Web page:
Mark M Aldridge

Independent candidate and spokesperson for the Australian Alliance (electoral reform division)

82847482 / 0403379500

Selling Australia’s future

March 23, 2012


I have written about the sale of our farms, real-estate and water, so here is an ideal of what else is being sold off at bargain basement prices to fund election promises.

In South Australia we all know the basic list, but maybe not the huge long term costs of short sighted easy money, sought by governments who ideal of the long term future, is the term between elections.

SGIC, AIDC, TAB, Forestry, Our Ports, Public transport, TAFE, Travel centre, Jails, Torrens Island, Hospitals, electricity, State bank, Work cover, SA Gas company, ETSA, Power connectors, SA Water, Adelaide airport and many more, all sold, attempted sale with what little that is left on the agenda of supposed privatisation.

Every one of these sales, has meant we the people have to make up for the loss of profits these State owned organisations used to bring in, on top of the uncontrolled increases in the supply of essential services.

Here is a brief Federal list of privatisations, Water, Farms and Manufacturing that have been sold off, is hard to attain, for instance sales of Australian farming land received no scrutiny unless the sale exceeds 244 million, allowing the ability for whole states to be brought up by foreign investment, while no one is watching, along with it our food security.

“Here is a list of some of the privatisation deals in Australia over the past 20 years”.



Australian Industry Development Corporation: public float that raised $25 million for the Hawke Government.

NSW Investment Corporation: trade sale that raised $60 million for the Greiner Government.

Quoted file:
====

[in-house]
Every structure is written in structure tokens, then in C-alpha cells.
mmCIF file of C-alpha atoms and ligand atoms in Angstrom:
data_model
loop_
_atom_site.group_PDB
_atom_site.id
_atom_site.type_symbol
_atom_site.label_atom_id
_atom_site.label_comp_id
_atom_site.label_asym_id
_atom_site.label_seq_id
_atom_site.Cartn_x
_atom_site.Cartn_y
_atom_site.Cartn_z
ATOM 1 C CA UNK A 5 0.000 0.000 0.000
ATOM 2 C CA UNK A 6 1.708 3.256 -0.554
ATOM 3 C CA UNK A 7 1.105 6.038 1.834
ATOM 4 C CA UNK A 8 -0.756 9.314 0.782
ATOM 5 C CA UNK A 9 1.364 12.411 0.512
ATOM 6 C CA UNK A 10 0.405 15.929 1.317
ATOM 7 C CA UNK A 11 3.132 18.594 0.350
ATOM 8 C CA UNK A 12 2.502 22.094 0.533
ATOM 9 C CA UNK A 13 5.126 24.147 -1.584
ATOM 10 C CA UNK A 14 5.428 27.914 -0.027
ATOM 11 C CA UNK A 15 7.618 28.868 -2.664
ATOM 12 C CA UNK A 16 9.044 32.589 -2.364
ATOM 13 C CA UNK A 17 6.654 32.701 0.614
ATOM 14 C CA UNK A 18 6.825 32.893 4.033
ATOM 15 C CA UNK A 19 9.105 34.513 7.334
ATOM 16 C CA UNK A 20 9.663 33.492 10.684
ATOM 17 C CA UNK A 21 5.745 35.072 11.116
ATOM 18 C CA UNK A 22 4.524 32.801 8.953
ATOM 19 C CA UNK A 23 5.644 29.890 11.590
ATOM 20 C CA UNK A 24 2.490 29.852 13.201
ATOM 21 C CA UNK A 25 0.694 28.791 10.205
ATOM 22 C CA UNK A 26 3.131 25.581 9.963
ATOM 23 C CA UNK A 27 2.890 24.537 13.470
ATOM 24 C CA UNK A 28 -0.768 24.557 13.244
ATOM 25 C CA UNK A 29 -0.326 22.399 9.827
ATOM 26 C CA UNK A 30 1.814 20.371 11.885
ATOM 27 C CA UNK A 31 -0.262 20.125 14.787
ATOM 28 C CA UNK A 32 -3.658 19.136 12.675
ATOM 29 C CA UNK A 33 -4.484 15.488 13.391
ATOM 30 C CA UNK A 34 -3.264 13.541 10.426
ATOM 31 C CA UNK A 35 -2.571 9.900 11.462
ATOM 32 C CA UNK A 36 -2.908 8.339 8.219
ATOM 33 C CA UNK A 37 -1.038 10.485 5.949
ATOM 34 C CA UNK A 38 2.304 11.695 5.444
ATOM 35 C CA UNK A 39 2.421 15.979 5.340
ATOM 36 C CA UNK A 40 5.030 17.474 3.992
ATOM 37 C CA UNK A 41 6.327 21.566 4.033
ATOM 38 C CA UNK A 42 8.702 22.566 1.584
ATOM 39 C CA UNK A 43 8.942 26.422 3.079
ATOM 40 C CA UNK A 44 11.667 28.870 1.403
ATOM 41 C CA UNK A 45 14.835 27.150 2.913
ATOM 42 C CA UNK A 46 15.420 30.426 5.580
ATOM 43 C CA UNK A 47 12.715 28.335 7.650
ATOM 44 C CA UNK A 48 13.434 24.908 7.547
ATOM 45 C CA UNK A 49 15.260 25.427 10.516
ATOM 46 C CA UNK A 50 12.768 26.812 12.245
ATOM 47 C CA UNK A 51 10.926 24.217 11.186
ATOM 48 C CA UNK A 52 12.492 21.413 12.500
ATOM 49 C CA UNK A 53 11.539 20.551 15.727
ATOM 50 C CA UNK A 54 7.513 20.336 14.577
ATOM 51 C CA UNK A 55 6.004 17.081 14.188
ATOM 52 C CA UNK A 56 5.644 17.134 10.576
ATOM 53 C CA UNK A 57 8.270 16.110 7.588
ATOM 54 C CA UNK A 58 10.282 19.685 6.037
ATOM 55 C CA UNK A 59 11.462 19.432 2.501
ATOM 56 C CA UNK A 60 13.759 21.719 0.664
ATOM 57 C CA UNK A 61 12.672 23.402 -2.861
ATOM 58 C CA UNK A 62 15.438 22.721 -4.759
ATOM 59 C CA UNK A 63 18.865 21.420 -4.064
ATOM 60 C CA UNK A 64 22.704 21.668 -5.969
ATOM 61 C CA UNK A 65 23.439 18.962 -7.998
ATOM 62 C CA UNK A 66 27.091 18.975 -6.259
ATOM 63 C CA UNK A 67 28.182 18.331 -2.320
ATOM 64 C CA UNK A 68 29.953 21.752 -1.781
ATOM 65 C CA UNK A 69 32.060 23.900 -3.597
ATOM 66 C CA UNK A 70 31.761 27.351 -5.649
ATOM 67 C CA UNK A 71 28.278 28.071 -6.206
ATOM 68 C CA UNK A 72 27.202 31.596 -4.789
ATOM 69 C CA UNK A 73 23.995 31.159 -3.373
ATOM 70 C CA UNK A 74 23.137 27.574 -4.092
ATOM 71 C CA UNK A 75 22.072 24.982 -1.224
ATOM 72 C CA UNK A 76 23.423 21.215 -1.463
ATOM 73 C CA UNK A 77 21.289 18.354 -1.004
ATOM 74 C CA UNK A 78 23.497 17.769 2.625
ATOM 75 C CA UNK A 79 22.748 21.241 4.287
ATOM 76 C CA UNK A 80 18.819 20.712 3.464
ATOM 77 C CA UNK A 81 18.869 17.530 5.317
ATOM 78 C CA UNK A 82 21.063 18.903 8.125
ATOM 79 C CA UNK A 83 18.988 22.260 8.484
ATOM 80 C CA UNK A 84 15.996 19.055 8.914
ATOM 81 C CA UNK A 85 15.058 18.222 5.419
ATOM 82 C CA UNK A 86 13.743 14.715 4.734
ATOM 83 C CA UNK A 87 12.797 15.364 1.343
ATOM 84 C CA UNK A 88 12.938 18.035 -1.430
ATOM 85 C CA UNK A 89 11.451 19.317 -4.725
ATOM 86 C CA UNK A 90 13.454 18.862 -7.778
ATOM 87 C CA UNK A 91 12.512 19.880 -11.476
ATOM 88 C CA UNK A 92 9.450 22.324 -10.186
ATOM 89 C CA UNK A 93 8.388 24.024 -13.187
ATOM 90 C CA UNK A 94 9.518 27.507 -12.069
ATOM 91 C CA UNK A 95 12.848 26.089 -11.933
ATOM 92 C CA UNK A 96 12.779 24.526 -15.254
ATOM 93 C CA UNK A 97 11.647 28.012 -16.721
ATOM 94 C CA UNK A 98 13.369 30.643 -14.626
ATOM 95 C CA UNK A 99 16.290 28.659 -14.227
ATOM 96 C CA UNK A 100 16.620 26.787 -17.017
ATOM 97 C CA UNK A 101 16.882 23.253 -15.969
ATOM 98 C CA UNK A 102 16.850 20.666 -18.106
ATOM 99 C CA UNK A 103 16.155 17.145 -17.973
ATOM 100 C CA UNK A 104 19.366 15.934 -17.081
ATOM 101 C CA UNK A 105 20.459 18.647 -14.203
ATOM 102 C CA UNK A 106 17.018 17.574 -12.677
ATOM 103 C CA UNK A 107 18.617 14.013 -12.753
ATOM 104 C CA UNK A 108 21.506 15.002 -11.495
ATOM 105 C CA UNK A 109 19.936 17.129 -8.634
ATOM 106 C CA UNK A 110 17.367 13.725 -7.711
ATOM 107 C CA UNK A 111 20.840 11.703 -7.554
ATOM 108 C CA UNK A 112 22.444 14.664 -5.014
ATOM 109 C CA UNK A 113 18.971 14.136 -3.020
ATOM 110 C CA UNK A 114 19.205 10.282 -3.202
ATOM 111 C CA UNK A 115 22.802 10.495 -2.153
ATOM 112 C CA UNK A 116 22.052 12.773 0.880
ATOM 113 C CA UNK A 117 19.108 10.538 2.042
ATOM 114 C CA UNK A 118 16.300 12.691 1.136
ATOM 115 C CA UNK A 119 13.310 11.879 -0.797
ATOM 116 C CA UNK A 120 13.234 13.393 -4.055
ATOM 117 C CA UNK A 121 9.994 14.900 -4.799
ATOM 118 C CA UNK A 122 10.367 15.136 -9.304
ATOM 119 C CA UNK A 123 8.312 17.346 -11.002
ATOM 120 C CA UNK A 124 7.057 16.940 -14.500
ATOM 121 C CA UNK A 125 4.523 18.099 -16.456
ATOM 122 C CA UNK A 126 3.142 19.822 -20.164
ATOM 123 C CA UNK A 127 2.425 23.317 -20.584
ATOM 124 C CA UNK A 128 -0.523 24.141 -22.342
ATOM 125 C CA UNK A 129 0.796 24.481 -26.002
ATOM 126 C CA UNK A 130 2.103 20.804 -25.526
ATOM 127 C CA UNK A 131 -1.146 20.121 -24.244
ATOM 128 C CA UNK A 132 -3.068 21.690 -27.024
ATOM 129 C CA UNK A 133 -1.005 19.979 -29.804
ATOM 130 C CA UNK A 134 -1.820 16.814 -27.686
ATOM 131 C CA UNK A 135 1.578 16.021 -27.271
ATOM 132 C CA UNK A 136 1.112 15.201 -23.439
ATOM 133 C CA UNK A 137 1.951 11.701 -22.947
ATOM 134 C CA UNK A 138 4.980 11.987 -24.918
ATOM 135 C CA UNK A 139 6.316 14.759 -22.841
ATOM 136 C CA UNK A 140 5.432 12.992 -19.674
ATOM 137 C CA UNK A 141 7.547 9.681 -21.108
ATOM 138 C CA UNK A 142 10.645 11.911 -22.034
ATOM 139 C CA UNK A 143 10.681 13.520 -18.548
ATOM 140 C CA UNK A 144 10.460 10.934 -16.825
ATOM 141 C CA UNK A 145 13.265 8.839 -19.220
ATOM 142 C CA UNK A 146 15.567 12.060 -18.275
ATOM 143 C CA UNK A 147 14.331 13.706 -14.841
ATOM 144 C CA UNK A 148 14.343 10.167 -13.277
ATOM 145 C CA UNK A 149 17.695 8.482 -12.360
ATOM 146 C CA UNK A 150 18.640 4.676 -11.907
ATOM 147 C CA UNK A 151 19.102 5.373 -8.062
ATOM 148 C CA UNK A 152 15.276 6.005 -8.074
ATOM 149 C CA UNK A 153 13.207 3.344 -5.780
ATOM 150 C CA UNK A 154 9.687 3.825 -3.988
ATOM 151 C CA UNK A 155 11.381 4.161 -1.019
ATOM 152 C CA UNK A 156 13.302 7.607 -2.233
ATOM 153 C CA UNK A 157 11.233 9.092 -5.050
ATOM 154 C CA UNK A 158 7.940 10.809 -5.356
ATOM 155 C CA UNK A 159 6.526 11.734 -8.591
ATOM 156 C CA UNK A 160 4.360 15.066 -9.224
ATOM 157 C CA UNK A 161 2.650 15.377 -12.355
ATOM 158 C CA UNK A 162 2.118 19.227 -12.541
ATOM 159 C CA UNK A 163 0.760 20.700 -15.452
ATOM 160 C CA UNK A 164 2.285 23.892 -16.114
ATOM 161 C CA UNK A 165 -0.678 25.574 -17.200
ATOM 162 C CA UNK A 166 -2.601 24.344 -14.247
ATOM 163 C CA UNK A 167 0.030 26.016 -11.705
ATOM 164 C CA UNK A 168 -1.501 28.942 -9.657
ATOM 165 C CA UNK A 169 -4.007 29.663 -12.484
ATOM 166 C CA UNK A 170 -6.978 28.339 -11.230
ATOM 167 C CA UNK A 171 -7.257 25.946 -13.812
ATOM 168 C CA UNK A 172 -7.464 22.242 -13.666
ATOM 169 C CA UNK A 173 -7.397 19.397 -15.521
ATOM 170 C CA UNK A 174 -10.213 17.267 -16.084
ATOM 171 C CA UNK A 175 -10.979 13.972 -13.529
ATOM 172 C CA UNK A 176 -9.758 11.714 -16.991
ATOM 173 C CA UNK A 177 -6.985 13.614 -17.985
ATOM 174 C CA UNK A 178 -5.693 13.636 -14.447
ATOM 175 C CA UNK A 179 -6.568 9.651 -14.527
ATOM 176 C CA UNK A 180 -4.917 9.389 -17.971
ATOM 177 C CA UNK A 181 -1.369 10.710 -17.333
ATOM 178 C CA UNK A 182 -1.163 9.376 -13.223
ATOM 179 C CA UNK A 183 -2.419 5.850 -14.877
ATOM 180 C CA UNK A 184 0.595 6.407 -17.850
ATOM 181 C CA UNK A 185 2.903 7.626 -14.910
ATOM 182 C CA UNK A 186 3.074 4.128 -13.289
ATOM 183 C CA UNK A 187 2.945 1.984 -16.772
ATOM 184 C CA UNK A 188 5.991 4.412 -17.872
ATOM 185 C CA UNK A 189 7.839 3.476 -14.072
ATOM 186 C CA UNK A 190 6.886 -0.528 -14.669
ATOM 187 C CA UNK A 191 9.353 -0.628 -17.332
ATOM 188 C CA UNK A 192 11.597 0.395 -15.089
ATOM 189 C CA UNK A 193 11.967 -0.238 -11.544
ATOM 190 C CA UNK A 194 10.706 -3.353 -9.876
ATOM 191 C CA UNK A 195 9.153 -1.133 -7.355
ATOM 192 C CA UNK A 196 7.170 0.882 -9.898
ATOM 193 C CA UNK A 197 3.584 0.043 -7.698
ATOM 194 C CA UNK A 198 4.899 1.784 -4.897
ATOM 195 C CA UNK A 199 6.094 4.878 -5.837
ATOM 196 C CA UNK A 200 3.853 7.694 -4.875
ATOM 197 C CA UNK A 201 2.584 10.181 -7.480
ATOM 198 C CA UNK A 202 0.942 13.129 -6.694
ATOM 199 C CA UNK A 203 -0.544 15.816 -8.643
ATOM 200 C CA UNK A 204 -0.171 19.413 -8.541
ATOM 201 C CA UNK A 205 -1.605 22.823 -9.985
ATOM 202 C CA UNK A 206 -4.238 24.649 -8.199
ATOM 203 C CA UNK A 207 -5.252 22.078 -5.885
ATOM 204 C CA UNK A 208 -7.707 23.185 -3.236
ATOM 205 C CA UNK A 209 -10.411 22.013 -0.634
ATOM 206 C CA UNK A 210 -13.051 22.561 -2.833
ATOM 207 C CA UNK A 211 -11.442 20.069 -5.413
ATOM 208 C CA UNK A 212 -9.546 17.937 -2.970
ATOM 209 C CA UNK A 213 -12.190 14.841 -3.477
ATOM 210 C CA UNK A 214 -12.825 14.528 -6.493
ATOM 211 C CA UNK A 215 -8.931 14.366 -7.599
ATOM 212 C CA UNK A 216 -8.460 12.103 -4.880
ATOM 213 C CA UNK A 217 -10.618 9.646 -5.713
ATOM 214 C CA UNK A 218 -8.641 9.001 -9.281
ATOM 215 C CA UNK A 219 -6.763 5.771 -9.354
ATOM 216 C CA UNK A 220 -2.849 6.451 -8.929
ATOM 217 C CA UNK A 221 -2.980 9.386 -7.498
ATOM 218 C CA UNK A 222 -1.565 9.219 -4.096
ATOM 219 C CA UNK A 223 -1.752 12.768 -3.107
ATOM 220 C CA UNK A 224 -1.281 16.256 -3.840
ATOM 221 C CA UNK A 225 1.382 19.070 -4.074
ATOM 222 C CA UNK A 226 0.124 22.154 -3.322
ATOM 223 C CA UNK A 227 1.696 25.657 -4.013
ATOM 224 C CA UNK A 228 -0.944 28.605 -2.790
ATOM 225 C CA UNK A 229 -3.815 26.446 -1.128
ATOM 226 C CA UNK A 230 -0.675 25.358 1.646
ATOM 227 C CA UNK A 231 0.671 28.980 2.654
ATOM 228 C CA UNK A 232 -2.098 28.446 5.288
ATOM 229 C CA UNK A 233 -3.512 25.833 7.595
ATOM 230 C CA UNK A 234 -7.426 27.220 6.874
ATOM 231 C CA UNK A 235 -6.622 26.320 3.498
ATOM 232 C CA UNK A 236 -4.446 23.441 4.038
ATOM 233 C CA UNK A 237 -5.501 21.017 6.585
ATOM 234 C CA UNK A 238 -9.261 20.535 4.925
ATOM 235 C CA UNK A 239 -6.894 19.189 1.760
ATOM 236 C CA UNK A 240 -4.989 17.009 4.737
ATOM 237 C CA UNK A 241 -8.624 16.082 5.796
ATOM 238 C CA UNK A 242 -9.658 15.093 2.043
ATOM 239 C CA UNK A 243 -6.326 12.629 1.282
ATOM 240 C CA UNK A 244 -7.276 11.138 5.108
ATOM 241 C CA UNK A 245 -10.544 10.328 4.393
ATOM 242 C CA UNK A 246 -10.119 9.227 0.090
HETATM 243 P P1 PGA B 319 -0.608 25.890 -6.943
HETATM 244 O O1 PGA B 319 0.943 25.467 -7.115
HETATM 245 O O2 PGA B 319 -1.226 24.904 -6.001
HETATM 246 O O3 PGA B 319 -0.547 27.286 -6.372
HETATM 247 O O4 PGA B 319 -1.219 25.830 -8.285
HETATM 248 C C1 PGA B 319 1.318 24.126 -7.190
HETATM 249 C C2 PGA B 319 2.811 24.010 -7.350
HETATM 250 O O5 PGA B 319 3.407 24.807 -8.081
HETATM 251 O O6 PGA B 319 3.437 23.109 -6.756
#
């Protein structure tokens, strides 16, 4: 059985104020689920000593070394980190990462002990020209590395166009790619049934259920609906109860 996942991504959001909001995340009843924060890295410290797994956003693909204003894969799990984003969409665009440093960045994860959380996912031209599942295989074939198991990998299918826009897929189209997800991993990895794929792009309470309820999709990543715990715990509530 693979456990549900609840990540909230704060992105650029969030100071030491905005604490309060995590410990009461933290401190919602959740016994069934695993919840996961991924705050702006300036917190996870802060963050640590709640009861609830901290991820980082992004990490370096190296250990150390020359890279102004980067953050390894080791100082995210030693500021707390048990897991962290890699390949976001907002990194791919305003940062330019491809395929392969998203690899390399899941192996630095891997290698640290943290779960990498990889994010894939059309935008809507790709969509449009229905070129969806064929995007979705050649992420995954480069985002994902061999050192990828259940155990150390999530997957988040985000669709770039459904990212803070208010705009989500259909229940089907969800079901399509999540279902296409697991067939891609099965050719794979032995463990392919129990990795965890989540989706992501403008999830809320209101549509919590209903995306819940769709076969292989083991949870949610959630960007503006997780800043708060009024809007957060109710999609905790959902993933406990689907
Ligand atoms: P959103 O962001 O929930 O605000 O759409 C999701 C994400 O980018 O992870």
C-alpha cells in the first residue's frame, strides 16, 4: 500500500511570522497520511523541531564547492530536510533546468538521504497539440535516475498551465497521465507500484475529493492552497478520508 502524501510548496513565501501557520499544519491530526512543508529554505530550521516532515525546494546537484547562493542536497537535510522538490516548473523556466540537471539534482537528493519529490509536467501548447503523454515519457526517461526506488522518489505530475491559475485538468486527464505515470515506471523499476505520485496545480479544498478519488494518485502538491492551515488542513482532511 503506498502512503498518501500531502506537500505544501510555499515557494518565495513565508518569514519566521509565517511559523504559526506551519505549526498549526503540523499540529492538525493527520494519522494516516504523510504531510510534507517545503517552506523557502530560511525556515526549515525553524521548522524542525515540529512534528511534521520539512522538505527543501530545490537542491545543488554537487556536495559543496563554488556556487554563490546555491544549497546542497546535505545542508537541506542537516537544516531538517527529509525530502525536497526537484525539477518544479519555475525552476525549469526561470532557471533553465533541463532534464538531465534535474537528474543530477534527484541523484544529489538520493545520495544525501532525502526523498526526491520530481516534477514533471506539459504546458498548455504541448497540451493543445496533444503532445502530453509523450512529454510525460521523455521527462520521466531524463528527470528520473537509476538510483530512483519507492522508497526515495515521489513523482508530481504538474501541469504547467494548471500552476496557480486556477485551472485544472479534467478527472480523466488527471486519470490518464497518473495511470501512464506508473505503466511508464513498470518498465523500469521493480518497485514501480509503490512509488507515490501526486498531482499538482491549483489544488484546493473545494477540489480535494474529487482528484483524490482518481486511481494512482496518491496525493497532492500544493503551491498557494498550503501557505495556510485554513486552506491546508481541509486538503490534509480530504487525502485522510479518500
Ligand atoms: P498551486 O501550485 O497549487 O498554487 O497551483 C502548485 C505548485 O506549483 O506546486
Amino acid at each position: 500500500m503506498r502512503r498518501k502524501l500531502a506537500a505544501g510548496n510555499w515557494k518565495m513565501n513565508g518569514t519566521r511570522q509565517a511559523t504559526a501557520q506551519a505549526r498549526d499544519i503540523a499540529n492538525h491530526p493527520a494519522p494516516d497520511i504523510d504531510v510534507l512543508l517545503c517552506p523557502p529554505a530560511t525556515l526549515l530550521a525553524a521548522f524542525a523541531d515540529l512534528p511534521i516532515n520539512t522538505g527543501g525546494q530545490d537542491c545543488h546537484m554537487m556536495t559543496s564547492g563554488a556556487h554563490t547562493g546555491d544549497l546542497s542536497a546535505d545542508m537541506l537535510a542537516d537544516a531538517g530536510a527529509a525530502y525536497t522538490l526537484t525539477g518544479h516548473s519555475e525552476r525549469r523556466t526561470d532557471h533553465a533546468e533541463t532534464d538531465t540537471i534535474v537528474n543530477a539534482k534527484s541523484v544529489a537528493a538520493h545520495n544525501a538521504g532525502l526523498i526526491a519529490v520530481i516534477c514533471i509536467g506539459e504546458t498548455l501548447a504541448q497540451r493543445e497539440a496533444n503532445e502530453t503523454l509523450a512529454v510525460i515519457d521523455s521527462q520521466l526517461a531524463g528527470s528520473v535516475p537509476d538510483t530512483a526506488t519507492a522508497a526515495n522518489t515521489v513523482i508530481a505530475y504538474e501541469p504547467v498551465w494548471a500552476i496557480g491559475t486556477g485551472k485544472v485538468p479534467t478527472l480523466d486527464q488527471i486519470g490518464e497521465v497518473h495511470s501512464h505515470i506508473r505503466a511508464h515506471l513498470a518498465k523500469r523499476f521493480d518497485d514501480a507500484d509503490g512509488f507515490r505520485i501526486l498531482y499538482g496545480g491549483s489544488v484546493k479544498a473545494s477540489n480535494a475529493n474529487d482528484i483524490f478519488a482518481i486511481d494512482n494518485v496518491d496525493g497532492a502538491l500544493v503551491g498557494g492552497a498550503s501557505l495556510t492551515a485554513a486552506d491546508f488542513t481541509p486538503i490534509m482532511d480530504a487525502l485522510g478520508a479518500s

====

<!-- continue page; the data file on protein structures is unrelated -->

State Bank of Victoria: sold to the Commonwealth Bank for $1.3 billion after taxpayers absorbed about $1.7 billion in loan losses.

Commonwealth bank: Keating government floated the first 30% at the bargain basement price of $5.40 a share, collecting just $1.3 billion for taxpayers. (Check the values now)


Loy Yang B power station: the Kennett government picks up the Kirner Government’s tortuous privatisation process of the Loy Yang B power station and sells 49 per cent to Mission Energy for $1.3 billion with an over-priced power purchase contract under-pinning the sale price.

Portland Smelter Unit Trust: trade sale that raised $171 million for the Victorian Government with Alcoa and the Chinese Government major investors.

: trade sale to telecommunications provider Optus that raised $504 million for the Federal Government.

: trade sale that raised $665 million from British Airways with a further $1.3 billion collected in a public float two years later.

: raised $1.26 billion in a public float at $2.40 a share for the NSW Government and was then disastrously taken over by AMP before being sold to Suncorp.

State Insurance Office: one of the few assets sold by the Kirner Government in Victoria which fetched $125 million from GIO.


Heatane Gas: the bottled gas division of Victoria’s Gas & Fuel Corporation which was sold to Elgas for a big price of $129.5 million.

NSW Grain Corporation
: trade sale that raised $96 million for the NSW Liberal Government.

SAGASCO: trade sale to Boral that raised $417 million for the South Australian government, and established Boral as one of the major players in Australia’s gas industry.


Gladstone Power Station: Queensland’s biggest, was sold by the Goss government to Comalco, NRG and a group of aluminium traders. At the time it was the largest private power acquisition in the world but had the safety of a long-term power supply deal back to the government.

NSW State bank